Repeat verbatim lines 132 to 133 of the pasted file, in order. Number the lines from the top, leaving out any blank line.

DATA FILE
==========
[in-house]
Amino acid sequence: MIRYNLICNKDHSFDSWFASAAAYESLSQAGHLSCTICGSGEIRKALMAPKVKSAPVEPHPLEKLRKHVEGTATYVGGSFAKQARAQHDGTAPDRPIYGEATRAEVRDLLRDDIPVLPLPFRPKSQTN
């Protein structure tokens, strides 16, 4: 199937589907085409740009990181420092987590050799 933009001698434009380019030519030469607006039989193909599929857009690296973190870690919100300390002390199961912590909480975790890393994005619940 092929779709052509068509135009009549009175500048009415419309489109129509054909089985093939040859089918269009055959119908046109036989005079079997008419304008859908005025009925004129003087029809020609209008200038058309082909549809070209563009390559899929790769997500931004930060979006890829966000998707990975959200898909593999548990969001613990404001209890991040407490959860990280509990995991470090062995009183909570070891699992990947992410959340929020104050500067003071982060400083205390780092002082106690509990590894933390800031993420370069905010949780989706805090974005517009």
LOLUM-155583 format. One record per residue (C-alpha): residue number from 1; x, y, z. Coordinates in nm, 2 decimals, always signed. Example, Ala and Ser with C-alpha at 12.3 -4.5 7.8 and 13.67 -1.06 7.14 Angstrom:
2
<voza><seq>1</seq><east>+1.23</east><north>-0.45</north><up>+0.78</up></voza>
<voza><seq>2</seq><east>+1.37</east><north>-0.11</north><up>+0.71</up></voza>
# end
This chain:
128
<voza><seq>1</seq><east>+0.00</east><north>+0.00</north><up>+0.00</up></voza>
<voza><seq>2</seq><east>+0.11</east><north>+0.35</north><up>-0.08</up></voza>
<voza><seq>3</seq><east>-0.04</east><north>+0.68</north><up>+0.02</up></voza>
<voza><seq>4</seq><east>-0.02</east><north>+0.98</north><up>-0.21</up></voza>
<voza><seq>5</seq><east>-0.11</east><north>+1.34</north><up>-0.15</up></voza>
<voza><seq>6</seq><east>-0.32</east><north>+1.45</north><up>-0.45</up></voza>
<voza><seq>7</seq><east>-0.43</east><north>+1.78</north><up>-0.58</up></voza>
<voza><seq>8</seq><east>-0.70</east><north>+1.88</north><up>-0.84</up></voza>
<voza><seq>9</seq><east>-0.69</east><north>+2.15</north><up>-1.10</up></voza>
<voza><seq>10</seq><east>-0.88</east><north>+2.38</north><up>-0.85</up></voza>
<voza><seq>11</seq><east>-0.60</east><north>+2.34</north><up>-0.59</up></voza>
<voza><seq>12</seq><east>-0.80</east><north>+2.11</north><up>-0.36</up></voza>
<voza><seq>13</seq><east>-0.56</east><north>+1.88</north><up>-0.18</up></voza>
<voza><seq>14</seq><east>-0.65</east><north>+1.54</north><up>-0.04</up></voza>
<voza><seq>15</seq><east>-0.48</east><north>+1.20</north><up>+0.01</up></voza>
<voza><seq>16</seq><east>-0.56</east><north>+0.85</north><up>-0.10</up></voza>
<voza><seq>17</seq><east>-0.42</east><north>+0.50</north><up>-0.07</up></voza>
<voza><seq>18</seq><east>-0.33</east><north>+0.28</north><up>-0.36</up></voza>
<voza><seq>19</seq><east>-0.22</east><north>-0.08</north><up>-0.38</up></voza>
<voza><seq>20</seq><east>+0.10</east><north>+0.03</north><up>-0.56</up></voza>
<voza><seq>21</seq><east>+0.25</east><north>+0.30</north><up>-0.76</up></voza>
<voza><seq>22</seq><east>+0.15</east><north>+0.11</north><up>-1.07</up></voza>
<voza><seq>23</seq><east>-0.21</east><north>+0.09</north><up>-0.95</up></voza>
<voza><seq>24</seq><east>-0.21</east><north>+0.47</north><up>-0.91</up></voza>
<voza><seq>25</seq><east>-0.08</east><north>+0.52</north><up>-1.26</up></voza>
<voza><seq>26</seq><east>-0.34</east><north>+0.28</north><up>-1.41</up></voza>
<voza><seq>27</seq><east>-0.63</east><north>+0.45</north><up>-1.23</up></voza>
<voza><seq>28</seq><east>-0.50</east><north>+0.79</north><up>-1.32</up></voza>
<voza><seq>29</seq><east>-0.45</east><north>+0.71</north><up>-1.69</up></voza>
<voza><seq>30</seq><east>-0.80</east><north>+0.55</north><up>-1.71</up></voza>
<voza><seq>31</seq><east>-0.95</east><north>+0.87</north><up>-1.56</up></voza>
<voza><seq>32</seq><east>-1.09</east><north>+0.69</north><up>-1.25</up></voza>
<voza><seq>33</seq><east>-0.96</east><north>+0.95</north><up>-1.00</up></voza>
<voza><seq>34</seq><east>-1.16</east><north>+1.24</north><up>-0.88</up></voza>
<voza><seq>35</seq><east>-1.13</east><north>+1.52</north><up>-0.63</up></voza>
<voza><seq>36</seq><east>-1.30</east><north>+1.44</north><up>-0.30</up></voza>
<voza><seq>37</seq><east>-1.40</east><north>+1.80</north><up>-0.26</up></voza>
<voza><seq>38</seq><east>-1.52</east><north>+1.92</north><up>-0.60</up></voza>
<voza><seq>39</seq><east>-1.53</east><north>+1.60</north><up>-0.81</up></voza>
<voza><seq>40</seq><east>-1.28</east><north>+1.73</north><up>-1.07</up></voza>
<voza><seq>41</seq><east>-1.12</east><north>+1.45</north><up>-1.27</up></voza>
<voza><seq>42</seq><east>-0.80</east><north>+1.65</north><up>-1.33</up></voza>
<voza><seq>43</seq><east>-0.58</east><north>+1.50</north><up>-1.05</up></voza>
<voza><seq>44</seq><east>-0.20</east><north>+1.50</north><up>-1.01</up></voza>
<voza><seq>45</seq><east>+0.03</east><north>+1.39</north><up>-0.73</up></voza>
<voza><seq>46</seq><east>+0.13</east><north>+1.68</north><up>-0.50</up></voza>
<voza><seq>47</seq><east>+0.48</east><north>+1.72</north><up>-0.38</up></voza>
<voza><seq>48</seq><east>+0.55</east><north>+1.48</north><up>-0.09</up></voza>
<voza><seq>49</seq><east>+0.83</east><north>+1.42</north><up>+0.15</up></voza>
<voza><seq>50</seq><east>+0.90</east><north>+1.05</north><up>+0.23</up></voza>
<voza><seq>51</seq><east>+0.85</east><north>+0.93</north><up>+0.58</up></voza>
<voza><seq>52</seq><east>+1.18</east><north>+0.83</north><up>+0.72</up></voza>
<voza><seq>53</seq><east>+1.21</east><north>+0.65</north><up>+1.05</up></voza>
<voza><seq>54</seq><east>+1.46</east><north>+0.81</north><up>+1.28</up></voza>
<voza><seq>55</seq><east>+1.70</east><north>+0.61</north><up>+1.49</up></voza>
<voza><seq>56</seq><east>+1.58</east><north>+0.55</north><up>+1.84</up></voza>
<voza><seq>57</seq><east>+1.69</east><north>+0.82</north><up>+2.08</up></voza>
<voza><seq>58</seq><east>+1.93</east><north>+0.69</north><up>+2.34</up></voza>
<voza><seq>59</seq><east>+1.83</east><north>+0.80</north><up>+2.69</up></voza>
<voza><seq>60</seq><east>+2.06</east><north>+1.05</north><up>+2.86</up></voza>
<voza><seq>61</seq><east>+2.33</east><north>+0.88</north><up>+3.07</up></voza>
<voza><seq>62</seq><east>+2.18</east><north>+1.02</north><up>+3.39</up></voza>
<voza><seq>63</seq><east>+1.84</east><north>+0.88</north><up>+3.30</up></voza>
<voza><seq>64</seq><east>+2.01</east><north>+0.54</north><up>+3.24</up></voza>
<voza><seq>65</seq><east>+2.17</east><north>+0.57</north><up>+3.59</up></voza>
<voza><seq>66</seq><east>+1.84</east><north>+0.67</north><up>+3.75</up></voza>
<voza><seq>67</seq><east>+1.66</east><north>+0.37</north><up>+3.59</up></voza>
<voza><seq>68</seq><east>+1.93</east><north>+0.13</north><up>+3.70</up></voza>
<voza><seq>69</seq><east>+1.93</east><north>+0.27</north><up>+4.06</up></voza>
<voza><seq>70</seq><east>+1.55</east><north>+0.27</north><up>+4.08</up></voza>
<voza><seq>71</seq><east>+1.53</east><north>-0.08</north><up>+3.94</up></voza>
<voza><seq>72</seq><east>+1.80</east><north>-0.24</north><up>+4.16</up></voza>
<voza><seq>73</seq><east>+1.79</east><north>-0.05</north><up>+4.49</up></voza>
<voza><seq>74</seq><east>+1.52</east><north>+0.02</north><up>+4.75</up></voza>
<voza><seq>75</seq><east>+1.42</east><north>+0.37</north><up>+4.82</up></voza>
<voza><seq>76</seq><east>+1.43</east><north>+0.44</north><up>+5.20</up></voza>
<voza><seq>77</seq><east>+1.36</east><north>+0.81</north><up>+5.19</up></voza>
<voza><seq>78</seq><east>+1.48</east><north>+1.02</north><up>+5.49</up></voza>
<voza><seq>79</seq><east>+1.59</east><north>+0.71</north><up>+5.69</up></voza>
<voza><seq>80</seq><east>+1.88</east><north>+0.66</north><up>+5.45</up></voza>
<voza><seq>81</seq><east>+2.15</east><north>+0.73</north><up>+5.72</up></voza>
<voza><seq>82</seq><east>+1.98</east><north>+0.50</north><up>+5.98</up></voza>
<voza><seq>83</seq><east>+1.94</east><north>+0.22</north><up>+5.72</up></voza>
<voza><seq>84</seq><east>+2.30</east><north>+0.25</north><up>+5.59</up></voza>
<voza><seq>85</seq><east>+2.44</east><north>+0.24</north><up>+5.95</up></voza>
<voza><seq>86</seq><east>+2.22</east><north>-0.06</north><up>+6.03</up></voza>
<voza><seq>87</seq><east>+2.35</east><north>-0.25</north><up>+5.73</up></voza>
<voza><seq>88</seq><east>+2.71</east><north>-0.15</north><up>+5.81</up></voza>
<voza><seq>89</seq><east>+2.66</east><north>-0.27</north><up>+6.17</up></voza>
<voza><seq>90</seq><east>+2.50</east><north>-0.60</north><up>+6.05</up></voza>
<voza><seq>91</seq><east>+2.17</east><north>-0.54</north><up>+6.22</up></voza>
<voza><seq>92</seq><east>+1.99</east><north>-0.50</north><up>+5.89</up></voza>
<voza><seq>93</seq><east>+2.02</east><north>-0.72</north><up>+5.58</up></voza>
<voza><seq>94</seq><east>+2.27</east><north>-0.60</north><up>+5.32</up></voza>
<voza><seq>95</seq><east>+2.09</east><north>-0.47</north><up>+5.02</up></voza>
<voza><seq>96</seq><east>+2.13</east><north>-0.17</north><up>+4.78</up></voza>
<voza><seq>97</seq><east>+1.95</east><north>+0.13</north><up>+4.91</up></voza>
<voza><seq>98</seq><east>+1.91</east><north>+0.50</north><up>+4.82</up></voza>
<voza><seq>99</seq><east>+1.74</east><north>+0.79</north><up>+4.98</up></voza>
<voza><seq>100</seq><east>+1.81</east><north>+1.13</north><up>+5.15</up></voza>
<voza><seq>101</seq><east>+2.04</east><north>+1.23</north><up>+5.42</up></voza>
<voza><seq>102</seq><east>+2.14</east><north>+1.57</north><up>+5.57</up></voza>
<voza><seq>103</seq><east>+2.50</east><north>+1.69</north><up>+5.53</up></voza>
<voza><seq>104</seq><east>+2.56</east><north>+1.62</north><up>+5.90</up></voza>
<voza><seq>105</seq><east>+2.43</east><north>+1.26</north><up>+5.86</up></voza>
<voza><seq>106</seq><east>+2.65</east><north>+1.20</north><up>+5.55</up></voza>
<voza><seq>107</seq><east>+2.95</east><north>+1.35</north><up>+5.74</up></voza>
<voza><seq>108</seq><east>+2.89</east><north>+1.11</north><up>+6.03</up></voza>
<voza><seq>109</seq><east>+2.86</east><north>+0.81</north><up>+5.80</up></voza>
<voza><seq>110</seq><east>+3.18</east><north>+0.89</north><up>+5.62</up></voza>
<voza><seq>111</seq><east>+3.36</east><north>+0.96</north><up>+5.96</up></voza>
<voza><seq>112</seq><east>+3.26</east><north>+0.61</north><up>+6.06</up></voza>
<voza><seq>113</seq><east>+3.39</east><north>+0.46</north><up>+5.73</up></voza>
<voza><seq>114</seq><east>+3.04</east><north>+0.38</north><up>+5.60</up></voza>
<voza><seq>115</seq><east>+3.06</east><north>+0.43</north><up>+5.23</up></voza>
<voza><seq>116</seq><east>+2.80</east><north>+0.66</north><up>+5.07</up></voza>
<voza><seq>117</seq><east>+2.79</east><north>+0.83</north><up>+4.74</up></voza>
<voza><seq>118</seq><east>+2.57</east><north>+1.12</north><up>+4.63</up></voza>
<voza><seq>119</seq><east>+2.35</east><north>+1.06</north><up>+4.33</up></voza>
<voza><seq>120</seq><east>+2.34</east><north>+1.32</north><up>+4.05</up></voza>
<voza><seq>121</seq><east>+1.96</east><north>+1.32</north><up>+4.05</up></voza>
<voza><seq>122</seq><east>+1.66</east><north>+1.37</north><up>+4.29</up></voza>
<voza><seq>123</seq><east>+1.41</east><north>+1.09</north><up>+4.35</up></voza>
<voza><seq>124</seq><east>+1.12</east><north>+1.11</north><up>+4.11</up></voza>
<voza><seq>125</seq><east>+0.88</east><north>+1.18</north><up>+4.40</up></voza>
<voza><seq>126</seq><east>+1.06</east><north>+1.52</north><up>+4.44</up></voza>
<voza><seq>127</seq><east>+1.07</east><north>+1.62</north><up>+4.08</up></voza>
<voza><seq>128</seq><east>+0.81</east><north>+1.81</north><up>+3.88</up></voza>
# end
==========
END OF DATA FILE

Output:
<voza><seq>122</seq><east>+1.66</east><north>+1.37</north><up>+4.29</up></voza>
<voza><seq>123</seq><east>+1.41</east><north>+1.09</north><up>+4.35</up></voza>